Digital Economy, Financial Inclusion Take the SpotlightBy Sofía Hanna | Thu, 03/25/2021 - 17:19
In Mexico, over 50 percent of the population remains unbanked and cash still accounts for 90 percent of consumer payments. Sonect, a Swiss fintech, hit the Mexican market this week and its strategy to foster branchless transformation is incomplete without addressing what he calls the elephant in the room: cash. Sonect aims to create the largest ATM network in Mexico. According to the company, by providing easy access to financial services from anywhere, banks can reach more customers, while businesses that handle cash can increase profits.
Back in October 2020, Sonect announced a partnership with gig economy-focused fintech Lana. "We are super excited to kick off our Mexican journey with Lana. They are the ideal partner to support our expansion and help us bring our service to a bigger audience. At Sonect, we focused all our forces on expanding internationally in 2020. Signing a partnership agreement with Lana is a significant milestone for us and it shows that we are reaching our ambitious strategic goal for this year," said Sandipan Chakraborty, Founder and CEO of the Zurich-based company.
Interested in more? Here are the week's major headlines in Finance!
- René Arce, Partner at Hogan Lovells, and Dinorah Pensado, Associate at Hogan Lovells, informed MBN about financial inclusion and how this is an opportunity for women and fintech. Arce and Pensado highlight men with access to at least one credit product (33 percent) is higher than women (29 percent). Also, 28 percent of men have at least one insurance product compared to only 23 percent of women. The gender gap is even larger for retirement funds or Afores, where women are significantly less likely than men to have a retirement account (49 percent of men compared to 31 percent of women). They also mention how technology can be used to tackle financial gaps. For example, electronic distribution channels and digital client onboarding processes can help reach neglected groups by making services more efficient and lowering market entry barriers for new competitors.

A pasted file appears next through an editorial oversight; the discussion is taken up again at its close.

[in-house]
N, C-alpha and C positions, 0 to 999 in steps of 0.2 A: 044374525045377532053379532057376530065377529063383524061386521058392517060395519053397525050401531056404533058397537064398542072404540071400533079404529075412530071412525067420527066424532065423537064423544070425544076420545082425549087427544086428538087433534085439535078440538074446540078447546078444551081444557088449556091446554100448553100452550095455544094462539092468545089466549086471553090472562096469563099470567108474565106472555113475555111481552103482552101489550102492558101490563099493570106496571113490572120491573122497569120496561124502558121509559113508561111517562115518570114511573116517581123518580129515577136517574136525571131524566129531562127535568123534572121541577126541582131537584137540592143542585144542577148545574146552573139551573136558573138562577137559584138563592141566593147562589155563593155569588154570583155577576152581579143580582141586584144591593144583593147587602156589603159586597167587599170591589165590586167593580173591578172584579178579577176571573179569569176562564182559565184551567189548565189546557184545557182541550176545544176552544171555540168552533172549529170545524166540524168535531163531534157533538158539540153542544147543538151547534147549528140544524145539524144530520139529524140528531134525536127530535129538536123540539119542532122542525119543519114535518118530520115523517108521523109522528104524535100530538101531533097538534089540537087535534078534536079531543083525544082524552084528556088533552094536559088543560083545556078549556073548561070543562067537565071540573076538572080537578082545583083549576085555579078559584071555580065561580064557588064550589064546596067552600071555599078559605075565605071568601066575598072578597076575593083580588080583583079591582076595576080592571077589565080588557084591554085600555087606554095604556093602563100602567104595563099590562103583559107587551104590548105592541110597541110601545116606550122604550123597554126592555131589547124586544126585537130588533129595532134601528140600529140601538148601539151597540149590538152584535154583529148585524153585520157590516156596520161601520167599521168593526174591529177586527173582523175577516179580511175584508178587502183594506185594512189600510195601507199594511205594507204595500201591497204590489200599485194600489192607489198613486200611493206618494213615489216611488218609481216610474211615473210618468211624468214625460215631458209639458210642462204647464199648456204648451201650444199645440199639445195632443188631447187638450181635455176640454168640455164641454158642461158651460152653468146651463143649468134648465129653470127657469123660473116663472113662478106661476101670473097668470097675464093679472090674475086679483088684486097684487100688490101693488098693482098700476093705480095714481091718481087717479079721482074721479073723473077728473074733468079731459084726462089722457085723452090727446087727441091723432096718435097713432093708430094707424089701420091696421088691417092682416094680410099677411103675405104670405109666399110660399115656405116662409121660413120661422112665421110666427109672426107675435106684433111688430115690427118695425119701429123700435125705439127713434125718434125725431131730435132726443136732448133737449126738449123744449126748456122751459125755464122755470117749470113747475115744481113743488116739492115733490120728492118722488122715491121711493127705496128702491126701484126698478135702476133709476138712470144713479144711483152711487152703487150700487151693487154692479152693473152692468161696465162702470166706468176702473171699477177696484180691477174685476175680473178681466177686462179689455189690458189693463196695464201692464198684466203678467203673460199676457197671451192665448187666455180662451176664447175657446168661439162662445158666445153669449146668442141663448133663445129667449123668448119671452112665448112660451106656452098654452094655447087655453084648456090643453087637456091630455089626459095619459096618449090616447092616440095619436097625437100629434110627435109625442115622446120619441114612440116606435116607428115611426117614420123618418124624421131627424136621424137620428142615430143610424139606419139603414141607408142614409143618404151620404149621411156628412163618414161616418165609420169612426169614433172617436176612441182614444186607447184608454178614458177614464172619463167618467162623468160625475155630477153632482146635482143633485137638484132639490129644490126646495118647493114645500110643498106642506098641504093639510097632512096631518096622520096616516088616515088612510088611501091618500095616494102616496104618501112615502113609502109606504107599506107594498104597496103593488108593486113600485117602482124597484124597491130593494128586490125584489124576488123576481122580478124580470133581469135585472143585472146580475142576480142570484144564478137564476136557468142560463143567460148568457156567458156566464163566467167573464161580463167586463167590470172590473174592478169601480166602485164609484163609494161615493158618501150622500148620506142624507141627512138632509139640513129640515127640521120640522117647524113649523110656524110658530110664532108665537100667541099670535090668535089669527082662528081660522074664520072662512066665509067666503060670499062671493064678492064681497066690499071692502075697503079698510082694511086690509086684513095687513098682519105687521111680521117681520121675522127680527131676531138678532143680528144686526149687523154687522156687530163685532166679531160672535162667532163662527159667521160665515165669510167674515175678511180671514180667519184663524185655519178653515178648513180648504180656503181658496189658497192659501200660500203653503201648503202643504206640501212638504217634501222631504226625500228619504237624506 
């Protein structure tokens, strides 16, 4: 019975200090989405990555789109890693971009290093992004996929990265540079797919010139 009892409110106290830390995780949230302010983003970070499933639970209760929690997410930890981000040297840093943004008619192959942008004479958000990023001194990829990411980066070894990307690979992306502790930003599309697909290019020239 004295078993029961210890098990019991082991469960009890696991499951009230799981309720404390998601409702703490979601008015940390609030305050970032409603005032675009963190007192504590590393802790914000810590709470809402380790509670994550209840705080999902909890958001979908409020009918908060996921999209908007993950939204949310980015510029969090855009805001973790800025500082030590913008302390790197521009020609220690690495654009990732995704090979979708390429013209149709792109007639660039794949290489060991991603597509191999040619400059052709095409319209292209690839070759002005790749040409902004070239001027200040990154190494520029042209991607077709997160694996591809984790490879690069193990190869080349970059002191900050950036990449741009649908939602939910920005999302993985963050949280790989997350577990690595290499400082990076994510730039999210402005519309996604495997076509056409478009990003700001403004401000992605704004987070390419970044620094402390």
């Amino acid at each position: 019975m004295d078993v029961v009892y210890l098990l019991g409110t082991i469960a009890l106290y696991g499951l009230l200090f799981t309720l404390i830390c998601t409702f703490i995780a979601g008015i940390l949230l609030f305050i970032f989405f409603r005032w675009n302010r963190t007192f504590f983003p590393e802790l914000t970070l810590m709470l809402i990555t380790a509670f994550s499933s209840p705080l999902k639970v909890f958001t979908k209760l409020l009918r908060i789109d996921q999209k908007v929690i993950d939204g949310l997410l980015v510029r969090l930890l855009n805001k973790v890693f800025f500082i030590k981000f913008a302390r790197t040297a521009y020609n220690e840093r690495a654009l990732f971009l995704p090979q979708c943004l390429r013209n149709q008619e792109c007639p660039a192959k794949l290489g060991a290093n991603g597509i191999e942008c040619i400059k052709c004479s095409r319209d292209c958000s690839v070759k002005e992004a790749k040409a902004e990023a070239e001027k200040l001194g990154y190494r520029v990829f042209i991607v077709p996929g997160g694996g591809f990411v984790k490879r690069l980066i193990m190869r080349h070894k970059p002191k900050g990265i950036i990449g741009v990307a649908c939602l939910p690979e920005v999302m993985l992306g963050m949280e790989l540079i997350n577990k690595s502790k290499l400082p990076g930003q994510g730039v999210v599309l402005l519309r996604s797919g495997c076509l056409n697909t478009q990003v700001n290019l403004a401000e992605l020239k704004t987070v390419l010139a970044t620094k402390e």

- Bitso was one of the first companies to try to get consumers to understand and use cryptocurrencies in Mexico. The perception of online shopping and currencies shifted during the pandemic and this came to change how people understand cryptocurrencies. Bitso explains that the COVID-19 pandemic led many to turn toward cryptocurrencies. Daniel Vogel, General Director of Bitso, told Forbes Mexico that the company saw significant growth during the past several months as people reevaluated their perception of Bitcoin. He credits the company's growth to two things. "First, many people thought that the dollar would depreciate and they saw cryptocurrencies as an alternative. Second, people started to see Bitcoin as a way to store value."
- Victor Hugo Flores, Country Manager of Fintual and a Startup Contributor of MBN, highlighted great opportunities for wealth-techs. “You should not bet your pension fund in a blackjack game. That sounds exuberant, but that is exactly what you do when you invest your core investment portfolio in strategies as random as GME shares or in Yolo trades,” he said. Flores also mentions how people can build real wealth by using technology to reduce costs, disrupting the traditional financial landscape and through financial education.